Marissa Burgess meets comedians
Ray Peacock and Ed Gamble
and discovers why their on-stage
antics are mimicking real life

Hero image

In their latest show, Heart-throbs, there was a moment when the expression on Ray Peacock’s face changes after his double act partner, and oft-time carer, Ed Gamble has to stop him from doing a routine featuring Jimmy Savile by breaking the news of the recent revelations about his Jim’ll Fix It hero. It’s hilarious as Peacock’s little, beardy face crumples, then transforms to one of horror. The sketch encapsulates Peacock’s childlike naivety as Gamble takes on his regular role of putting the stops on the man-child’s antics.

It’s a double-act dynamic that has worked across three Edinburgh shows and their subsequent tours as well as the original podcast from which the shows grew.

The premise of this show is that the pair have finally been talent spotted, in Japan of all places. Though for unknown reasons Peacock (pictured right) is the more popular one, as Gamble (left) explains.

“We’ve spent the last year in Japan becoming absolute mega stars. This is our triumphant return to these shores to tell everyone what we’ve been up to and also to promote Yuki butter. But within the show it becomes clear that Ray’s become more famous and there’s a bit of conflict with that. That’s the framework of the show but it gives us plenty of room to act like absolute idiots as we normally do.”

They’ve been acting like idiots for some time now after meeting when Gamble was at university and Peacock compered a student show that Gamble was in. “We hired Ray to compere a big charity event we were doing. I stayed in contact and became mates with him. In 2007 when he started doing the podcast he asked me to come and guest on one of them.”

Gamble was to join him on a permanent basis and the dynamic that evolved was a weird father/son one – especially odd as the chiselled, smart and sensible Gamble is over a decade younger than the hairy, dishevelled Peacock.

“I think that’s a way more interesting dynamic than me being the excitable immature one; by switching it on its head it makes us stand out a little bit more. And to be honest that was the natural way for us to go anyway. In our real lives he’s the one who misbehaves the most and I’m far more sensible. I like to believe that we deliberately selected it because it was the most offbeat way of approaching things but in reality it’s just the way we write and the way that he is in real life – very mischievous.”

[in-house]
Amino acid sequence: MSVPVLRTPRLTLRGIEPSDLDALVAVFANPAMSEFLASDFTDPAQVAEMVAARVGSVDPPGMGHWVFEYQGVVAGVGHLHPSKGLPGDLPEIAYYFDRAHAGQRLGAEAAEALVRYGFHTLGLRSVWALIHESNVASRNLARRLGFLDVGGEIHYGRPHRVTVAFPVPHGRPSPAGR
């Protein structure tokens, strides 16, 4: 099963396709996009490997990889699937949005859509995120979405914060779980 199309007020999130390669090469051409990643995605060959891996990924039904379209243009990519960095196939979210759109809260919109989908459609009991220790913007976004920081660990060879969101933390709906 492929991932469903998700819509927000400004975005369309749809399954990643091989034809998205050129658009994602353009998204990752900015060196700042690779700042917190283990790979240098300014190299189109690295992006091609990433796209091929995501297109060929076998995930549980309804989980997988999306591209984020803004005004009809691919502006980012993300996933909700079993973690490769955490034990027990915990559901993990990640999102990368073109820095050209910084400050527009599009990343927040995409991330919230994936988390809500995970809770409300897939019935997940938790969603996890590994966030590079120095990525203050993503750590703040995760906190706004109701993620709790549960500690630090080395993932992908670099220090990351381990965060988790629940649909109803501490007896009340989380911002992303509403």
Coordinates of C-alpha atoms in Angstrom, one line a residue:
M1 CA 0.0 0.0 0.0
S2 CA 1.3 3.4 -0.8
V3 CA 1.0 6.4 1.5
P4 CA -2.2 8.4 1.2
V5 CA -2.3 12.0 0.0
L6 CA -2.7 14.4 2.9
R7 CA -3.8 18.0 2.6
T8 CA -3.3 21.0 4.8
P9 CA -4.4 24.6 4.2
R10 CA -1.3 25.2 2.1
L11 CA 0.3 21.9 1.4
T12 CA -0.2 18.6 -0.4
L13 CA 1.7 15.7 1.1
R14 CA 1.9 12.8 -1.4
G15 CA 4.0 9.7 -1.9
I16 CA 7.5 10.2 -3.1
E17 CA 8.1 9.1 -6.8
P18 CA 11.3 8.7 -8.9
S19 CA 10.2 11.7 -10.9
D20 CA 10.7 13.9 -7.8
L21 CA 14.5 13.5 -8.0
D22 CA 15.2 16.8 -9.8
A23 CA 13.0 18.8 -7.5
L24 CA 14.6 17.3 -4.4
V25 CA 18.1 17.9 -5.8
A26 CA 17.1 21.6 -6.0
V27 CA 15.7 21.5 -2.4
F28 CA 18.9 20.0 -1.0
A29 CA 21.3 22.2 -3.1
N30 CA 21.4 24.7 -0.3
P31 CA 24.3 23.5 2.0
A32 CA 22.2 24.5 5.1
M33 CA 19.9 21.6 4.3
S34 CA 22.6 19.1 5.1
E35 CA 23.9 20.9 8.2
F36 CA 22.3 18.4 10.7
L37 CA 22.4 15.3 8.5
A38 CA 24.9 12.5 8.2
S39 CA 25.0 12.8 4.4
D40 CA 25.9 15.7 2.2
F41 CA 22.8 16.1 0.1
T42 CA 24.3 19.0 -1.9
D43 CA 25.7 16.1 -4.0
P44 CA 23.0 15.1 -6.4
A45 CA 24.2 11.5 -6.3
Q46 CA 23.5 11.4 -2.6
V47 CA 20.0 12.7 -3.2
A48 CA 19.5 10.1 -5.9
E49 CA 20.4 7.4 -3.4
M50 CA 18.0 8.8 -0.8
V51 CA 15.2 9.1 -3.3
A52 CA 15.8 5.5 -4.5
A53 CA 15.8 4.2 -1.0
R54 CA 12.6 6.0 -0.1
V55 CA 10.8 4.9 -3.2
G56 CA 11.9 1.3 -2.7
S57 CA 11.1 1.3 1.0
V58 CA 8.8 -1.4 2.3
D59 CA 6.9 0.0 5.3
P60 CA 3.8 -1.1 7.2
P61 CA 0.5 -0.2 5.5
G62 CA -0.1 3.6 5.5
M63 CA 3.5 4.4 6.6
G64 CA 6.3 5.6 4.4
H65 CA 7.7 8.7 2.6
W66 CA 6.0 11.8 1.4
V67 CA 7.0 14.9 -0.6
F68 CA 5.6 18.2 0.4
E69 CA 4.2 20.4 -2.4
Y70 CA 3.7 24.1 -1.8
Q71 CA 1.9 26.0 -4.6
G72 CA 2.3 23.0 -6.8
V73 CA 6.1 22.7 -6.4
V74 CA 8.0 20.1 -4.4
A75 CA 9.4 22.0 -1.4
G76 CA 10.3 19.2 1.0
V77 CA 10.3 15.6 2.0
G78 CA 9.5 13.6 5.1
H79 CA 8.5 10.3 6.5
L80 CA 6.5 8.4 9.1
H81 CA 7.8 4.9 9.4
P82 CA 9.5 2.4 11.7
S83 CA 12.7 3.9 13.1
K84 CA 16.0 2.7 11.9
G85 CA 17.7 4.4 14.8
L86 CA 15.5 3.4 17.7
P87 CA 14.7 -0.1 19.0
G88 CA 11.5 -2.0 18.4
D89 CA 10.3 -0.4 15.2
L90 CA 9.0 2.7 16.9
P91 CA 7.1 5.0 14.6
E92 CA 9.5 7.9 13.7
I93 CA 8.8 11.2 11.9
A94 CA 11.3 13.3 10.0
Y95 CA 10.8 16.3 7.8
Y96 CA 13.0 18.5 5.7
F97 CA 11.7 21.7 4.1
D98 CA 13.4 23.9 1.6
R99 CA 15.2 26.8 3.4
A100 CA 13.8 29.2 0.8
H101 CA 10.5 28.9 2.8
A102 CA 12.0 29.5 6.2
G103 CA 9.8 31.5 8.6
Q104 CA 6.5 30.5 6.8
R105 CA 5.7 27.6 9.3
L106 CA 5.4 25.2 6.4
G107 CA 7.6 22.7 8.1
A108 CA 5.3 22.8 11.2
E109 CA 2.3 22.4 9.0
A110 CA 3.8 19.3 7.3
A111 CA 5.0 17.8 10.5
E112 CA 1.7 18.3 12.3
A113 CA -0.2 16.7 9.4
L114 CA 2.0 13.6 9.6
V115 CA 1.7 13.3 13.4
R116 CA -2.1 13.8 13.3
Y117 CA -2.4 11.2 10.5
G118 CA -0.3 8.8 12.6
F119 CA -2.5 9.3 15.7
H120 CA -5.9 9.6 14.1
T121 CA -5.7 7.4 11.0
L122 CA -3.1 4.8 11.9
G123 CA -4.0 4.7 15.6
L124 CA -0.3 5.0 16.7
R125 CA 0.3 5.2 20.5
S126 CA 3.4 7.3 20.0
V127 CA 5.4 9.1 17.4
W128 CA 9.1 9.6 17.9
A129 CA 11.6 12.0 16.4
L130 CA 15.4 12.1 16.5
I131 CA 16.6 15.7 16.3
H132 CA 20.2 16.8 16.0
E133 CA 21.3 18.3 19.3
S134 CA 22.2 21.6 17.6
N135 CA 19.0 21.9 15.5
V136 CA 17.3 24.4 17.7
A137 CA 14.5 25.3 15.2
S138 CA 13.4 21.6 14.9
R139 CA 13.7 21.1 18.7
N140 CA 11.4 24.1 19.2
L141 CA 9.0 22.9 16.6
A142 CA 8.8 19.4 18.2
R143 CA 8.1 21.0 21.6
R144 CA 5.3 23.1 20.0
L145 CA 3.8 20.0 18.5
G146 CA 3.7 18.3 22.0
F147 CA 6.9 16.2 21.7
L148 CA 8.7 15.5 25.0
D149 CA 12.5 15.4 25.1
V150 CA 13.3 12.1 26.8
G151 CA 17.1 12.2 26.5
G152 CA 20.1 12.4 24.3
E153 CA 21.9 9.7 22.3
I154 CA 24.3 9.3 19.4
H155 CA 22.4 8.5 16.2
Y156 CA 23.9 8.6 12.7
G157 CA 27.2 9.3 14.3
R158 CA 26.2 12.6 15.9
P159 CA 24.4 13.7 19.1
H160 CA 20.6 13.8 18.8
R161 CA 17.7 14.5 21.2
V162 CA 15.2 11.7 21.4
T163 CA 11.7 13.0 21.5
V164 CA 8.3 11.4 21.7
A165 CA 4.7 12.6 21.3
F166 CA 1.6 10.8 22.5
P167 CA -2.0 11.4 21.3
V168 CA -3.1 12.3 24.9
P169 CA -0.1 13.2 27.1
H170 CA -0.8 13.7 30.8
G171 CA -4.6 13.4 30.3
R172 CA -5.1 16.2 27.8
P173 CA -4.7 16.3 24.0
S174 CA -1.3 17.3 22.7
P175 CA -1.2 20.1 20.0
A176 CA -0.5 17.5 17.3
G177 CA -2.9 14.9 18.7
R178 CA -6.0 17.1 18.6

That said though, Gamble is pretty easily led too. “Since we started to do the double act I think now he feels he’s got more of a licence to act even more like an idiot in real life because it generates material. We’ve been ejected from the London Dungeon and Blackpool Pleasure Beach. He just gets really giddy and quite often when I’m with him, I’ll get giddy as well. I try and take the fatherly role but a lot of the time I just go along with it. They’ve got a lot of folks going through every day so to get thrown out is pretty impressive.”

So on stage have they ever gone too far and been confronted with a disapproving audience? “We’ve done one kids’ gig together and it worked really well but I think by the end the kids were quite disapproving of what we were doing. Children were returning to their mums saying, look even we know this isn’t sensible behaviour.”

Disapproving children aside, it’s working as a fun, knockabout double act with a natural and easy connection between the two so obviously born of friendship.

“Essentially my job at the moment,” notes Gamble, “is dicking about with my mate and getting paid for it, which is all you can ask for in life, I think.”

Peacock and Gamble: Heart-throbs, 23 October, The Studio, Bradford

Interact: Responses to Preview:

Leave a reply

Your email address will not be published.